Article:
NEW YORK, NEW YORK - MARCH 23: A general view of workers and community allies who are entering the second week of a hunger strike for additional funding in the state budget for workers who have been excluded from federal and state aid for the duration of the coronavirus pandemic at Judson Memorial Church on March 23, 2021 in New York City. (Photo by Jamie McCarthy/Getty Images)
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New York has set aside a massive, first-of-its-kind fund for undocumented workers

This week, New York lawmakers announced they'd reached an agreement with Gov. Andrew Cuomo (D) on a massive state budget designed, in part, to help lift the Empire State out of the coronavirus-induced nadir of the past year. The $212 billion spending deal — which passed both the state Senate 38-25 and assembly 88-61 on Wednesday — is a nearly 10% increase from last year's budget, thanks to an influx of onetime COVID-related federal funds.

Nestled among the typical expenditures you might expect to find in a massive budget of this sort is a unique fund — reportedly the largest of its kind in the country — focused on helping alleviate a measure of pandemic hardship for one of the state's most vulnerable populations who were excluded from previous federal relief efforts. Undocumented workers are now eligible for a one-time direct payment of up to $15,600 from a more than $2 billion budget line put aside for immigrants who lost work and wages over the past year.

"To deny excluded workers benefits after we relied on them to get us through this historically difficult year would be immoral and unjust," Deputy State Senate Majority Leader Michael Gianaris told The New York Times. The increased state budget will be financed, in part, by a corporate tax increase, as well as a tax hike for the uppermost earners in the state.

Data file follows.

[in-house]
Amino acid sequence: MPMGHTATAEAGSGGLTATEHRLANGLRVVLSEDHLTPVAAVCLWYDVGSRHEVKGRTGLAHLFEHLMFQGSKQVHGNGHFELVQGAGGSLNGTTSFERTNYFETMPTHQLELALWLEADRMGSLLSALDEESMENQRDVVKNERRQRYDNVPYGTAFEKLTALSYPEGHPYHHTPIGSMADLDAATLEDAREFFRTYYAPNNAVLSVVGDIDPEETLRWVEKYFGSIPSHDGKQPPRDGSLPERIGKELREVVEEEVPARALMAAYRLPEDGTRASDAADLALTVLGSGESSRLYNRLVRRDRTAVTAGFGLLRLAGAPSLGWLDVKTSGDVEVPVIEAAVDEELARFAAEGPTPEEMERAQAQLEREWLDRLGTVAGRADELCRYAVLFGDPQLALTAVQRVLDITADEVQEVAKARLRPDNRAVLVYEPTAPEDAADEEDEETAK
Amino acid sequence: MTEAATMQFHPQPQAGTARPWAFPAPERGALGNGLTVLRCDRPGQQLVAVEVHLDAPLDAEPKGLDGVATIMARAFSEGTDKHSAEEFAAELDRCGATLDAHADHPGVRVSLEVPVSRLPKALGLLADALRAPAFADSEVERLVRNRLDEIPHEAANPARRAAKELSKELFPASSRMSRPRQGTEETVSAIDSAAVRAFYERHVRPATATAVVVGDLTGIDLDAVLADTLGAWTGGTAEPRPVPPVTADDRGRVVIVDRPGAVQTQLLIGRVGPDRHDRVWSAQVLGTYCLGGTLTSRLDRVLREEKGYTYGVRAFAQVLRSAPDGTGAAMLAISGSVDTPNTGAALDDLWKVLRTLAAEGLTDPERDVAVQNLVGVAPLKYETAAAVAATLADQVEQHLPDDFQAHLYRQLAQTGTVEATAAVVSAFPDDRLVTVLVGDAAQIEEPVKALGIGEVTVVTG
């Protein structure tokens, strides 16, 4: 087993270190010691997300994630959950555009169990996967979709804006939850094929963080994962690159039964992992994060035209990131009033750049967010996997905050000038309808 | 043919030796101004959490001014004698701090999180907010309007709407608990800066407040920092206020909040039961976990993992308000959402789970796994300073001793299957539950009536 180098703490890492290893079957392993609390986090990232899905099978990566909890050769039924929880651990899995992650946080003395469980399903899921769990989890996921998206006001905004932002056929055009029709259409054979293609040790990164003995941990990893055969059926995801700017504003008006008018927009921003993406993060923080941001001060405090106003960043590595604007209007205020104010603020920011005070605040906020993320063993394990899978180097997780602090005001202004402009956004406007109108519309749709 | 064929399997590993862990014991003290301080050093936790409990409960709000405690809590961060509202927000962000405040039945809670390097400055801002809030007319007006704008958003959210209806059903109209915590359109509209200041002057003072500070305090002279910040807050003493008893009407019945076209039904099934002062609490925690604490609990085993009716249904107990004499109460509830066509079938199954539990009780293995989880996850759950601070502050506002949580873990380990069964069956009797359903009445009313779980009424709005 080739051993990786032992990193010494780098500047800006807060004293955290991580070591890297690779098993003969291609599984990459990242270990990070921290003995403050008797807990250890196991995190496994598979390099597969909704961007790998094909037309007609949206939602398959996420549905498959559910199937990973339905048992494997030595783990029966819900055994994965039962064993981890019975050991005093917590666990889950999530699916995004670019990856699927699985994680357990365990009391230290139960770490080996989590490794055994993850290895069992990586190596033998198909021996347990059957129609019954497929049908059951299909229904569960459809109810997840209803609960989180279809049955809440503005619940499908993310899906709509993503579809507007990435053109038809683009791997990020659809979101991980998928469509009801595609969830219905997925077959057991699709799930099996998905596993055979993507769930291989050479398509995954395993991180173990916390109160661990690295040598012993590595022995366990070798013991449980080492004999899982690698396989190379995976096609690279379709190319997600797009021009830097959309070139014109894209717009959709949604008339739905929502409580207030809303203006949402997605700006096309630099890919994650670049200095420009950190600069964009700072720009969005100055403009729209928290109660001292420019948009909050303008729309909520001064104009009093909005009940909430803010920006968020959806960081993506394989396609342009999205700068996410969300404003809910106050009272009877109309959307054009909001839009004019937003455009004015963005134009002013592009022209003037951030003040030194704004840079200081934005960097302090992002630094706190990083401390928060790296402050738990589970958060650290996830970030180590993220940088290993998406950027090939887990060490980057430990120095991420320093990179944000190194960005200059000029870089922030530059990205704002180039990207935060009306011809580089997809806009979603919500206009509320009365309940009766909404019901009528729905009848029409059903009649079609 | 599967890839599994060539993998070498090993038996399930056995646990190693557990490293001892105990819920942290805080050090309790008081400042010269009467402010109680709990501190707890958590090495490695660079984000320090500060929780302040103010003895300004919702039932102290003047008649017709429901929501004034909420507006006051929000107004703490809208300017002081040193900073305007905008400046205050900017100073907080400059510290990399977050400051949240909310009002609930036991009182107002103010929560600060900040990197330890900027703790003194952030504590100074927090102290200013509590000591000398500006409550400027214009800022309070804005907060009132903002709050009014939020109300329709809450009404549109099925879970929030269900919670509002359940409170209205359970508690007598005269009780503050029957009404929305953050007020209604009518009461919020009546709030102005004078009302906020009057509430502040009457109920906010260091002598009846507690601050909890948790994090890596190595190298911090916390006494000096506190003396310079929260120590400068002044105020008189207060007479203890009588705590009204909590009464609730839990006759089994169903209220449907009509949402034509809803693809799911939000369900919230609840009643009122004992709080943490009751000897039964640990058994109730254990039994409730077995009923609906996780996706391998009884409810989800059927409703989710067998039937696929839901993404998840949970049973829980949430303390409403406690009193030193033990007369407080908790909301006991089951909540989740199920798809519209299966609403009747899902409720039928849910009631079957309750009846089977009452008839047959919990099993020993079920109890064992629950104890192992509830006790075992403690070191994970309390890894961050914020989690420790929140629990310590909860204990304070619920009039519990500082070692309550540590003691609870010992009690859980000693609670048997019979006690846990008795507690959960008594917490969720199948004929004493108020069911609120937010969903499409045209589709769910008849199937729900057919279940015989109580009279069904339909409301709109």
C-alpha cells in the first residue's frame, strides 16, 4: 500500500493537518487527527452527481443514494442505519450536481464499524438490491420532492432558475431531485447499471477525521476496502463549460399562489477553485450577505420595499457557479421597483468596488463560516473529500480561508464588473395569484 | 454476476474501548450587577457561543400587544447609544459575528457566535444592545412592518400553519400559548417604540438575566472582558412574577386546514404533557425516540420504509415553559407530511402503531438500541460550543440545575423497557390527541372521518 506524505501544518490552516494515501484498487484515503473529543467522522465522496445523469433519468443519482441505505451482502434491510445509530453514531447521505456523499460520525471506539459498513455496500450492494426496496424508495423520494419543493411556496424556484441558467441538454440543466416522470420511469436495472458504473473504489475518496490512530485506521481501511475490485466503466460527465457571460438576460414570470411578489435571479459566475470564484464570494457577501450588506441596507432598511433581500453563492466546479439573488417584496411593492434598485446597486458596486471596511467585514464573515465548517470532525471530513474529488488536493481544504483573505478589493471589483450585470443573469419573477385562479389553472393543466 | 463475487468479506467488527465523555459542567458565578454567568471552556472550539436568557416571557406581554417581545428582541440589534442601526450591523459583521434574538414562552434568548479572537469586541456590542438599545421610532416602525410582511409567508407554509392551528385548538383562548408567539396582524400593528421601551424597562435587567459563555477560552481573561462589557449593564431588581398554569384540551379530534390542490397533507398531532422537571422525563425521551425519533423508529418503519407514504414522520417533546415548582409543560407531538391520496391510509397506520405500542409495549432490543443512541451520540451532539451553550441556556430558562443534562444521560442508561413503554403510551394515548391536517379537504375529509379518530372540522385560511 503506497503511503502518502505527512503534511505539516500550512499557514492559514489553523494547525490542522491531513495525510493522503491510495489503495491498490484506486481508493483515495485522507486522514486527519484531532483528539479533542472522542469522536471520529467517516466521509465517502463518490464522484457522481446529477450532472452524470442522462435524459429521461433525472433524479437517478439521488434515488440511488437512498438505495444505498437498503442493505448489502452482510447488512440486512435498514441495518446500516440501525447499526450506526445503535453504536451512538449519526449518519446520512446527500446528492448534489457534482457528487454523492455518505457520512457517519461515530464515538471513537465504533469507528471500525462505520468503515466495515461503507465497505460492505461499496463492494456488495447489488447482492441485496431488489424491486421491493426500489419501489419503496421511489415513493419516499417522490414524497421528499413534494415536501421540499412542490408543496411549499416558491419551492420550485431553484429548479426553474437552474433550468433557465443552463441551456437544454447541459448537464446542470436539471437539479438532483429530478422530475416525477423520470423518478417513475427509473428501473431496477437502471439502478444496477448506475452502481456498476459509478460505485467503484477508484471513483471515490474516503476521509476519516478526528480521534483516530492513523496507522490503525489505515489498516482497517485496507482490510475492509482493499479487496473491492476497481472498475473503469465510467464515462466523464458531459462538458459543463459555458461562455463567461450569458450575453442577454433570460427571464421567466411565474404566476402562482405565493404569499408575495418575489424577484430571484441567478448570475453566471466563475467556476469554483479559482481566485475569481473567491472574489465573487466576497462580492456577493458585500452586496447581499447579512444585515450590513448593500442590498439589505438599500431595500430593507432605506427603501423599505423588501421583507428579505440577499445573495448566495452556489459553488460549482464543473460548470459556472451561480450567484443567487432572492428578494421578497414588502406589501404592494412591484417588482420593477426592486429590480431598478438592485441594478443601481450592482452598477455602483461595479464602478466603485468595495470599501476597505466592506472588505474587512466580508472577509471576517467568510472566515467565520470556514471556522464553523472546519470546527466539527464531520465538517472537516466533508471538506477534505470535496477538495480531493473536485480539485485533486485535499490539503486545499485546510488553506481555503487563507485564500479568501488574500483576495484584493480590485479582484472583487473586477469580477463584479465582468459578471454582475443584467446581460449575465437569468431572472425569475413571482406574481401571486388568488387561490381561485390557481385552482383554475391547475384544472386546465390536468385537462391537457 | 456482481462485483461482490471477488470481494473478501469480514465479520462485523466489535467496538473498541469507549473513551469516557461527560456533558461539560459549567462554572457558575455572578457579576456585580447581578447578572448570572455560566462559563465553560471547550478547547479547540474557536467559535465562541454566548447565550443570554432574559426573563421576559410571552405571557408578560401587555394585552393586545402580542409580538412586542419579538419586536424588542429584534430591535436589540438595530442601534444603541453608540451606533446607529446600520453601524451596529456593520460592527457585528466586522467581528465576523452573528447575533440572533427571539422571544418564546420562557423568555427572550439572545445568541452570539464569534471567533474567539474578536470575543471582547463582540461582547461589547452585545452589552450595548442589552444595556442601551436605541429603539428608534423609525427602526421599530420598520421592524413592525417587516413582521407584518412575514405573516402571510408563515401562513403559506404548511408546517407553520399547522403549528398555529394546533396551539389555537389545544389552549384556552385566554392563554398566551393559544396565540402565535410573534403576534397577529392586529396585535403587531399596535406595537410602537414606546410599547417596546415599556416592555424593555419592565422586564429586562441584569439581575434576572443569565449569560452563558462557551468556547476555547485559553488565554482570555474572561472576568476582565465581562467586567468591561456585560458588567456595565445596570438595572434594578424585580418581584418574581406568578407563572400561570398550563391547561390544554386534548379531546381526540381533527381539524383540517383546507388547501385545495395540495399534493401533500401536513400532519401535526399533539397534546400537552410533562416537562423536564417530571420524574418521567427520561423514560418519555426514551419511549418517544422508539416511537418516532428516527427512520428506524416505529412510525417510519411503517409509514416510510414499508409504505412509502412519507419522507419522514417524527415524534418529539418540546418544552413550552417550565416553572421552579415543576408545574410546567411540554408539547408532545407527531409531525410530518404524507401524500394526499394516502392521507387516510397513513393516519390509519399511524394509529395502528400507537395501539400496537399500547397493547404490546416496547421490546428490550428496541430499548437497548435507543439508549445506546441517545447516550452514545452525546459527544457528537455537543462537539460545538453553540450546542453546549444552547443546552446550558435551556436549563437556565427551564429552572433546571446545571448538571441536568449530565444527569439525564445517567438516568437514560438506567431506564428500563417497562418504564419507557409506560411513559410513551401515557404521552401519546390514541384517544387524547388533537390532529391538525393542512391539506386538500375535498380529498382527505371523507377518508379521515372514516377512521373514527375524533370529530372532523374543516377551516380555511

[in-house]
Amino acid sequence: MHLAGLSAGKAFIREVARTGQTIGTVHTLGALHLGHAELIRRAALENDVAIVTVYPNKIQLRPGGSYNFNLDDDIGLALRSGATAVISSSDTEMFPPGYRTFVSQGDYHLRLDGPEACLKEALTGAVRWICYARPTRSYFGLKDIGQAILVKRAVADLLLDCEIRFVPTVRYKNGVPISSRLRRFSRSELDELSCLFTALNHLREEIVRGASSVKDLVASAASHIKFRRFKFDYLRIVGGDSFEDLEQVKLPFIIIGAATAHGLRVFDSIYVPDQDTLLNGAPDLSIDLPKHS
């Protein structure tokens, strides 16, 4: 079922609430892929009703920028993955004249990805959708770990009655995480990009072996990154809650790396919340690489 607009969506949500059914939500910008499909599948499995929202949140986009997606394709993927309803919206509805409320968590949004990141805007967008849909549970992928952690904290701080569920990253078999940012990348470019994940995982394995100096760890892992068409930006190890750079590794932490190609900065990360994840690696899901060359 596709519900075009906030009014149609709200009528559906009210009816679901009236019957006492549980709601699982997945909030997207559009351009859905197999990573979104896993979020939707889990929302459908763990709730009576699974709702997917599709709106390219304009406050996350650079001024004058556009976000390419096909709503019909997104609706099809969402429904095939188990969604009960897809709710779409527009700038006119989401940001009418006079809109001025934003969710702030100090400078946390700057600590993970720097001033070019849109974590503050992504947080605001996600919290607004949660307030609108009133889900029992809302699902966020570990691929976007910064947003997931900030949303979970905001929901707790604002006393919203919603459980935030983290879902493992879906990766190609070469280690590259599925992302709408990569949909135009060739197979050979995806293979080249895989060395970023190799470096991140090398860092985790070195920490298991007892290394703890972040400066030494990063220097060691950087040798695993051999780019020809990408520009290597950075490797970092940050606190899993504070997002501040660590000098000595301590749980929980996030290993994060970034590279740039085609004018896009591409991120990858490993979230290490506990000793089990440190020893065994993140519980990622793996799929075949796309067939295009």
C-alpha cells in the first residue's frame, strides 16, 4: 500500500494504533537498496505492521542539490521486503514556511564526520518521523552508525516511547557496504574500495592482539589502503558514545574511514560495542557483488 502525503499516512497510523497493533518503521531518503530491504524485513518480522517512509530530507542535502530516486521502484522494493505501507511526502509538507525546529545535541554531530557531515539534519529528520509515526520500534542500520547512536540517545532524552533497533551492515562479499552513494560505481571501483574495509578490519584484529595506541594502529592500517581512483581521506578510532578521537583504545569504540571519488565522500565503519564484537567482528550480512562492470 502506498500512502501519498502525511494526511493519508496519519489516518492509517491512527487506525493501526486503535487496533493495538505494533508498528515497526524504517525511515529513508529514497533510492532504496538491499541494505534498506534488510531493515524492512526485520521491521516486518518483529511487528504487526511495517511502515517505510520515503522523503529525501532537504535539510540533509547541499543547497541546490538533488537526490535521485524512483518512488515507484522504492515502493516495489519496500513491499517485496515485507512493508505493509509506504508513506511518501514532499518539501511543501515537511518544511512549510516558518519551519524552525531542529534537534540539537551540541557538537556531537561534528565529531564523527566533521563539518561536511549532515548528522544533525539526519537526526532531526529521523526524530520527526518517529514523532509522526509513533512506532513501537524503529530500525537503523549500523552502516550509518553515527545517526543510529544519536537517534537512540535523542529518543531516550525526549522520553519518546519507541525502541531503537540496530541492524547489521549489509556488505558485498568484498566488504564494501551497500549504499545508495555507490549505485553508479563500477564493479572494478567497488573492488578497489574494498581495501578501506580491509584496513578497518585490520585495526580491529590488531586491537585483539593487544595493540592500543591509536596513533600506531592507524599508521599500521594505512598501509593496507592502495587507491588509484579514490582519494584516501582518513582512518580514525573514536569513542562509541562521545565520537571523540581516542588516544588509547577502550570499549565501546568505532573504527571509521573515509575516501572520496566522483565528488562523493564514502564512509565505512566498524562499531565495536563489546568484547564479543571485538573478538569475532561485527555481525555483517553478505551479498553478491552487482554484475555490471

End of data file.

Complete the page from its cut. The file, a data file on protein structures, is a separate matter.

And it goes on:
That increase, however, was not enough for some state lawmakers, including Assembly Member Yuh-Line Niou, who told ABC7 that "we acquiesced to a governor who said that we could not afford to ask the wealthiest among us to pay more so the least among us could suffer less."

Fund Excluded Workers, an advocacy group coalition that pushed for additional relief money, had initially sought nearly $1.5 billion more for eligible undocumented workers, but nevertheless celebrated the new budget, calling it a "victory" and "history."

According to the New York Daily News, approximately 1 in 5 of the state's 1.8 million "essential" workers are undocumented — 200,000 people in New York City alone.

"We're survivors of the virus, and we are only here because other people helped us out," one undocumented worker told the Times upon news of the budget's passage. "For me and for all the others, it’s a pretty big victory," he added.